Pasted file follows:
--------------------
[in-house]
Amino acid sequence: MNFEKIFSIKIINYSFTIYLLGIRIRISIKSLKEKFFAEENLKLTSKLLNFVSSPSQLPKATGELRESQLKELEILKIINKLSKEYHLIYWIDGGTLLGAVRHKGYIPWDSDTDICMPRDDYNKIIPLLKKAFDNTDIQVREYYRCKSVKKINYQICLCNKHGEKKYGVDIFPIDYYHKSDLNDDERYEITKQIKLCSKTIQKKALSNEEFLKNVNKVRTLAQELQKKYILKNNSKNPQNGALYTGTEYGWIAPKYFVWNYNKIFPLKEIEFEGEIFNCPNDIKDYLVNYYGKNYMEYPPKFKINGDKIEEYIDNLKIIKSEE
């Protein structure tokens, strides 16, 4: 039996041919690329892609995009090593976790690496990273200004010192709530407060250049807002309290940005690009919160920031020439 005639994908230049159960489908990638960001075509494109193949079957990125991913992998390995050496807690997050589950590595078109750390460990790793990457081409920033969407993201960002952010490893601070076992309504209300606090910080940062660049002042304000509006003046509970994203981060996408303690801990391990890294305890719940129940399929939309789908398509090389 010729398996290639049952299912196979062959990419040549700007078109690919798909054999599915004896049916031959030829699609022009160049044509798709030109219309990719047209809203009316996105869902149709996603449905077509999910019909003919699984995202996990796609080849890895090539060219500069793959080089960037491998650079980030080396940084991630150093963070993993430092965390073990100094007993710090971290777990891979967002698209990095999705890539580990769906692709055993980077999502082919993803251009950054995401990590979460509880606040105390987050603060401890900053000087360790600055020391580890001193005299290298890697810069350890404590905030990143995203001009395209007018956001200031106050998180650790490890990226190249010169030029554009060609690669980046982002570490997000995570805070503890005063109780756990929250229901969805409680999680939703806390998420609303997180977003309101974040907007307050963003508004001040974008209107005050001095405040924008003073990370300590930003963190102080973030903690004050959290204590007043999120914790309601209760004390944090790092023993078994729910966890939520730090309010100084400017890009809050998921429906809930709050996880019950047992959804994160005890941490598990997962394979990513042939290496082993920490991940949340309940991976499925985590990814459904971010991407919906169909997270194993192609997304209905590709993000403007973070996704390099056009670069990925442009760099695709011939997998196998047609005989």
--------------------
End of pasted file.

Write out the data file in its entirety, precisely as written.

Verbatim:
[in-house]
Amino acid sequence: MNFEKIFSIKIINYSFTIYLLGIRIRISIKSLKEKFFAEENLKLTSKLLNFVSSPSQLPKATGELRESQLKELEILKIINKLSKEYHLIYWIDGGTLLGAVRHKGYIPWDSDTDICMPRDDYNKIIPLLKKAFDNTDIQVREYYRCKSVKKINYQICLCNKHGEKKYGVDIFPIDYYHKSDLNDDERYEITKQIKLCSKTIQKKALSNEEFLKNVNKVRTLAQELQKKYILKNNSKNPQNGALYTGTEYGWIAPKYFVWNYNKIFPLKEIEFEGEIFNCPNDIKDYLVNYYGKNYMEYPPKFKINGDKIEEYIDNLKIIKSEE
């Protein structure tokens, strides 16, 4: 039996041919690329892609995009090593976790690496990273200004010192709530407060250049807002309290940005690009919160920031020439 005639994908230049159960489908990638960001075509494109193949079957990125991913992998390995050496807690997050589950590595078109750390460990790793990457081409920033969407993201960002952010490893601070076992309504209300606090910080940062660049002042304000509006003046509970994203981060996408303690801990391990890294305890719940129940399929939309789908398509090389 010729398996290639049952299912196979062959990419040549700007078109690919798909054999599915004896049916031959030829699609022009160049044509798709030109219309990719047209809203009316996105869902149709996603449905077509999910019909003919699984995202996990796609080849890895090539060219500069793959080089960037491998650079980030080396940084991630150093963070993993430092965390073990100094007993710090971290777990891979967002698209990095999705890539580990769906692709055993980077999502082919993803251009950054995401990590979460509880606040105390987050603060401890900053000087360790600055020391580890001193005299290298890697810069350890404590905030990143995203001009395209007018956001200031106050998180650790490890990226190249010169030029554009060609690669980046982002570490997000995570805070503890005063109780756990929250229901969805409680999680939703806390998420609303997180977003309101974040907007307050963003508004001040974008209107005050001095405040924008003073990370300590930003963190102080973030903690004050959290204590007043999120914790309601209760004390944090790092023993078994729910966890939520730090309010100084400017890009809050998921429906809930709050996880019950047992959804994160005890941490598990997962394979990513042939290496082993920490991940949340309940991976499925985590990814459904971010991407919906169909997270194993192609997304209905590709993000403007973070996704390099056009670069990925442009760099695709011939997998196998047609005989």